Tuesday, July 14, 2009

World Streets needs to do better

John Ernst, a long time sustainable transport colleague and ITDP Vice Director, Southeast Asia, writes that he finds World Streets pretty good value thus far, but he regrets that most of our content thus far seems to be focusing on what is going on within the advanced edge of the OECD region.

Letter from the editor

What can I say in response but yes indeed -- so what if we now put our heads together to bring in content from other parts of the world . . . after all, that’s where most of the people are and where the future is going to play out in the mega-numbers.

So let me share this with you as a challenge. And what do we need from all these places? Well, news on trials and innovations to support more sustainable transport where they are actually up and working, honest reporting on everything, and even from time to time when it is exemplary, information for our excellent and consistently troubling Bad News Department.

But we are at least getting read in other parts of the world. Take a look at the map showing the origin of people coming in to Streets this morning , and we note visitors in the last days from Bangladesh, Brazil, Chile, Colombia, Dubai, India, Indonesia, Israel, Jordan, Kazakhstan, Korea, Kuwait, Malaysia, Mexico, Pakistan, Philippines, Poland, Rumania, Serbia, Slovenia, South Africa, Thailand, and Turkey. That has to mean something.

And in this spirit if you can help us bring in readers from these other places, it is surely a step in the right direction. Readers can become sources and writers rather quickly we have seen.

One idea that comes to mind immediately is to see if we can get your support for doing some Leadership Profiles – see http://tinyurl.com/ws-profiles for latest background on that -- on outstanding organizations and programs in these parts of the world. Again, it is true that we tend to now most about what is going on in the OECD region, but profiles telling us what lading programs and groups are trying to do in China, India, Indonesia and all the rest will be very important and of high interest to us all.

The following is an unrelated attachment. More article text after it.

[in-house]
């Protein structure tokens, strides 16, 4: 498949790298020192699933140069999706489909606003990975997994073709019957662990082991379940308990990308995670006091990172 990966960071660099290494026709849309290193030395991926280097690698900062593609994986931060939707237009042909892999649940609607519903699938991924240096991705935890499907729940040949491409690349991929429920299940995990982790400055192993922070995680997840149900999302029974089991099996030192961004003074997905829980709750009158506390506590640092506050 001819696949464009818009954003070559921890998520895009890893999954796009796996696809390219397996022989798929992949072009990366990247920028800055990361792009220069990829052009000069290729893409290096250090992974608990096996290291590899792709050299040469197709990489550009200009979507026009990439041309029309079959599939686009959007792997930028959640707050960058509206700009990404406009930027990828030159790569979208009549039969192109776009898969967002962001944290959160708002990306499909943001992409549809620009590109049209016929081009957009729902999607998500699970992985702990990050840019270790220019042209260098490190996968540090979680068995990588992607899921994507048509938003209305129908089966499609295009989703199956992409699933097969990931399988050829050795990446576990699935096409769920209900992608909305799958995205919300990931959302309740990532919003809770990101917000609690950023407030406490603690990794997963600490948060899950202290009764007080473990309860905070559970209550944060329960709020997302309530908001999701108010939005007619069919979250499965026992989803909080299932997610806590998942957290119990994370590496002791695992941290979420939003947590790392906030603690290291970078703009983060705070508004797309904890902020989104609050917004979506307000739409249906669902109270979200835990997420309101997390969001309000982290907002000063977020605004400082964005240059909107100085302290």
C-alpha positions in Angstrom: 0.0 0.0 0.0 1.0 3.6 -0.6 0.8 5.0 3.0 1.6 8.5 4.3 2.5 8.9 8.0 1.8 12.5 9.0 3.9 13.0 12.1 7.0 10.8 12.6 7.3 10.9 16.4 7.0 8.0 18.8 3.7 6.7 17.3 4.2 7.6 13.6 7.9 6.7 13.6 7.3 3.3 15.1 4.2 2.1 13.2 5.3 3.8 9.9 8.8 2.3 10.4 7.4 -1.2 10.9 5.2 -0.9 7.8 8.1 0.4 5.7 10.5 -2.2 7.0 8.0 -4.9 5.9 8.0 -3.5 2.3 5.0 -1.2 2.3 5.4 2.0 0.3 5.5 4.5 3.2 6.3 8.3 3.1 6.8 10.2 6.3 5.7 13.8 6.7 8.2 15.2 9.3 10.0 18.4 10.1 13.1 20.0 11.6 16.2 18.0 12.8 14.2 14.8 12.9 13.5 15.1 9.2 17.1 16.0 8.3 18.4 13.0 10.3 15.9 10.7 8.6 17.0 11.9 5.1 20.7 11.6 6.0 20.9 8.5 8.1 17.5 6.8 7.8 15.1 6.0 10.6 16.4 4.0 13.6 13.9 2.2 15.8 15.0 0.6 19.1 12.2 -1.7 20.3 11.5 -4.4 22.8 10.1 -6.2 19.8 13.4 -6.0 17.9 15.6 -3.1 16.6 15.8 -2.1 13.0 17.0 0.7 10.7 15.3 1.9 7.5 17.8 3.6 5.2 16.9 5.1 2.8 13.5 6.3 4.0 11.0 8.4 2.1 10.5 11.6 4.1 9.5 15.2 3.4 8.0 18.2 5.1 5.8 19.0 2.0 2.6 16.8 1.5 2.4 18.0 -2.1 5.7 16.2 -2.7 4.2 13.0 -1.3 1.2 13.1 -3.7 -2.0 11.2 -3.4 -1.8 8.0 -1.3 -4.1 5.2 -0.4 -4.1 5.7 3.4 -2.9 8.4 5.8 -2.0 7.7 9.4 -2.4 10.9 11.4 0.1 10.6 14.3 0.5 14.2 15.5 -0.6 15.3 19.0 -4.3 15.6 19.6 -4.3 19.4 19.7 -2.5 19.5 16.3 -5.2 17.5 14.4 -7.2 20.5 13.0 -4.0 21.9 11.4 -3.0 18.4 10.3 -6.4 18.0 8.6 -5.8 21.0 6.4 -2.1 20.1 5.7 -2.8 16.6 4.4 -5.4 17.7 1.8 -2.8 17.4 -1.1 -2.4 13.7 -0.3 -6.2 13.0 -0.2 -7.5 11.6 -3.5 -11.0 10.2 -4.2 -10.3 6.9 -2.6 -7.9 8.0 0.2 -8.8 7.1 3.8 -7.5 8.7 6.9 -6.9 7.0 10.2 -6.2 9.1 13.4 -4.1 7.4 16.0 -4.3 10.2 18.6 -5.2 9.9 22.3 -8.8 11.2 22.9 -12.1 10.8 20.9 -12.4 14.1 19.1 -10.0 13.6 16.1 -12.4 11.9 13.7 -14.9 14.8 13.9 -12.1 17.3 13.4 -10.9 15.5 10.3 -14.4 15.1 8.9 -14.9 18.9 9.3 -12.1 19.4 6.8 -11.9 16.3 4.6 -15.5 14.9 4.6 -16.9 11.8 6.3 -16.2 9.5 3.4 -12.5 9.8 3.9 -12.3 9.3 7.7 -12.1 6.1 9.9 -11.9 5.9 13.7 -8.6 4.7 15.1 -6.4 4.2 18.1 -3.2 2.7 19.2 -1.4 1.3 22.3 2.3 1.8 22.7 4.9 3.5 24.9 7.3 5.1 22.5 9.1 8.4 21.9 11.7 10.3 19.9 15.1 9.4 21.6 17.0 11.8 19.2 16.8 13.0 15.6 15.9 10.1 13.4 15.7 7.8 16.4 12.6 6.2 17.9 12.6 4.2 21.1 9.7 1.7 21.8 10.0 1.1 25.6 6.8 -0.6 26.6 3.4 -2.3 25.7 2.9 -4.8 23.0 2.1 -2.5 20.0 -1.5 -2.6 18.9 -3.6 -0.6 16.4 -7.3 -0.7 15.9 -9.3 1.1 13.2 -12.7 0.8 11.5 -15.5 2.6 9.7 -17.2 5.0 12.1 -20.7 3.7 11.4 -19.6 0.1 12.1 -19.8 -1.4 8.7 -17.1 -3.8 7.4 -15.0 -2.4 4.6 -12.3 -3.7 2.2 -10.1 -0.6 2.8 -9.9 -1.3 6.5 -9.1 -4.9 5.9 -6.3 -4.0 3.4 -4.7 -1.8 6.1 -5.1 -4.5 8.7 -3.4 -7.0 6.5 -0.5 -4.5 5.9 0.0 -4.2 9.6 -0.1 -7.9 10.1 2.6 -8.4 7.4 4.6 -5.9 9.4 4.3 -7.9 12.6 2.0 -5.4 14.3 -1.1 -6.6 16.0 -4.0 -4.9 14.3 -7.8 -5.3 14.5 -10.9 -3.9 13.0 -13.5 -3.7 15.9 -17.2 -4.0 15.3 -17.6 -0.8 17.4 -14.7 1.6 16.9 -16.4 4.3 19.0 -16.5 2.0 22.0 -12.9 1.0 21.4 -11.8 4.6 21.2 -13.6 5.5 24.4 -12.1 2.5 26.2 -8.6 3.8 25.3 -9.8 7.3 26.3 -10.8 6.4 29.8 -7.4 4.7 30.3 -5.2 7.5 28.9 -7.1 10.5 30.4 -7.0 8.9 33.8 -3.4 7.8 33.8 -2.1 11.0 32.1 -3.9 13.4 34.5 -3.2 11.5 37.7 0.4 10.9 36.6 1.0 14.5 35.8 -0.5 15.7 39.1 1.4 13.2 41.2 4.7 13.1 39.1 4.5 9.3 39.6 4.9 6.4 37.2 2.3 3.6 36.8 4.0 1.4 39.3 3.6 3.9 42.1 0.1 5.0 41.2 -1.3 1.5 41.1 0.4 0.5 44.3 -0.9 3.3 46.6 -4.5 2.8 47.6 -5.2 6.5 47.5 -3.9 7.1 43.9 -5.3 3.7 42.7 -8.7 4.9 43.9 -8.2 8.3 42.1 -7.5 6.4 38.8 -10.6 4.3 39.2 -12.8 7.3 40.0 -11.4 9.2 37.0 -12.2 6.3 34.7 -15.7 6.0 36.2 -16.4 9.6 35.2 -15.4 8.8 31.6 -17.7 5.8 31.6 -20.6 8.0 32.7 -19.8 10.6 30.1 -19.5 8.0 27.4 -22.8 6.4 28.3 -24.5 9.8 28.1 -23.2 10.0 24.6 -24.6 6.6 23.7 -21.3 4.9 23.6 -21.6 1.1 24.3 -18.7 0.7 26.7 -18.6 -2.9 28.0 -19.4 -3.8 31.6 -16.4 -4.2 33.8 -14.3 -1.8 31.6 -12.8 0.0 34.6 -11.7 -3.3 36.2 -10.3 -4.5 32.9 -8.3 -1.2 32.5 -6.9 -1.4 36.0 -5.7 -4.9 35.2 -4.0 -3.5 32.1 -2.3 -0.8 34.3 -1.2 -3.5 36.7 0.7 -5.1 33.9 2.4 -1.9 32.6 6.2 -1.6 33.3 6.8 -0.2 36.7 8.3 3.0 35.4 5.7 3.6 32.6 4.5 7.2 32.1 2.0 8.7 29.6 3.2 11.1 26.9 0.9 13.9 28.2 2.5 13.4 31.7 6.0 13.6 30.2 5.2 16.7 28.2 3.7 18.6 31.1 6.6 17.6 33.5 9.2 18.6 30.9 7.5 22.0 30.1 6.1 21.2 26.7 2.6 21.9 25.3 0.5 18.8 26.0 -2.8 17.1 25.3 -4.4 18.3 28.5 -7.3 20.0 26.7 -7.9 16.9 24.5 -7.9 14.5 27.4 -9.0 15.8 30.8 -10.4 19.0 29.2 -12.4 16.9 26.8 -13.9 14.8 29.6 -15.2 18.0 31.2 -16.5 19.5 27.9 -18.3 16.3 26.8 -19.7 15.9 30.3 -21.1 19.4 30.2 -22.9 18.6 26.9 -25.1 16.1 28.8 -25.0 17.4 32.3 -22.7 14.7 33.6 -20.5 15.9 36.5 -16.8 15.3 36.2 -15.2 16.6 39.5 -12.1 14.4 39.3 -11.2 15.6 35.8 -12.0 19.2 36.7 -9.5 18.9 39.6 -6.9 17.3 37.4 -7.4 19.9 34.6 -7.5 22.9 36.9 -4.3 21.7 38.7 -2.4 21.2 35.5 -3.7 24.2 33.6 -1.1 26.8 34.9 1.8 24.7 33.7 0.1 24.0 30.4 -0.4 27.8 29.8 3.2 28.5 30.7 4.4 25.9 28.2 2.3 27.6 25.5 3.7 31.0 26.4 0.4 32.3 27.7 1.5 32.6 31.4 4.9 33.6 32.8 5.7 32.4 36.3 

And am I hearing someone saying Africa and the Middle East too? Yes, please.

Finally we are not exactly sitting on our hands and here is something that is still cooking, but may provide us with a key for John Ernst's ’s good challenge for the future. We are working with our Italian friend and Eyes on the Street Sentinel in Bergamo in the north of Italy, Enrico Bonfatti, to develop an Italian language site – Nuova Mobilità -- which takes World Streets as part of its content but then builds on it in several interesting and powerful ways to make it into a good and useful read to advance the sustainable transport agenda in Italy. You can check it out at http://nuovamobilita.blogspot.com, but please understand it is still work in progress and not yet ready for show time. But it is, as you will see, a strong start.

There are two main streams of content for a partner journal like this. The first is selected World Streets articles which Enrico Bonfatti and eventually others are adapting not only in terms of putting them into Italian, but also interpreting and adapting them so as to have meaning in the Italian context. The second stream is Italian content per se. (And of course we at Streets profit because some of this becomes material for selective publication here.)

Perhaps this can serve as an example for yet other countries and language groups. It is too early to say if we can get the right model for this, but it is to let you know that we are working on it and trying to develop it as a template for relatively easy adaptation. If you wish to talk about this in the case of your country or language group, it would be great to hear from you.

So kindly get in touch with your ideas and suggestions. You can do this either publically here, or if you think it better to me directly. Thanks for thinking about it. And of yes, keep your eyes on the street.

Eric Britton

PS. As part of this necessary outreach we have decided that the Streets theme for the month of August will be Sustainable Transport in Africa: Advancing the Agenda. About time, eh?

World Streets - Building a new majority.

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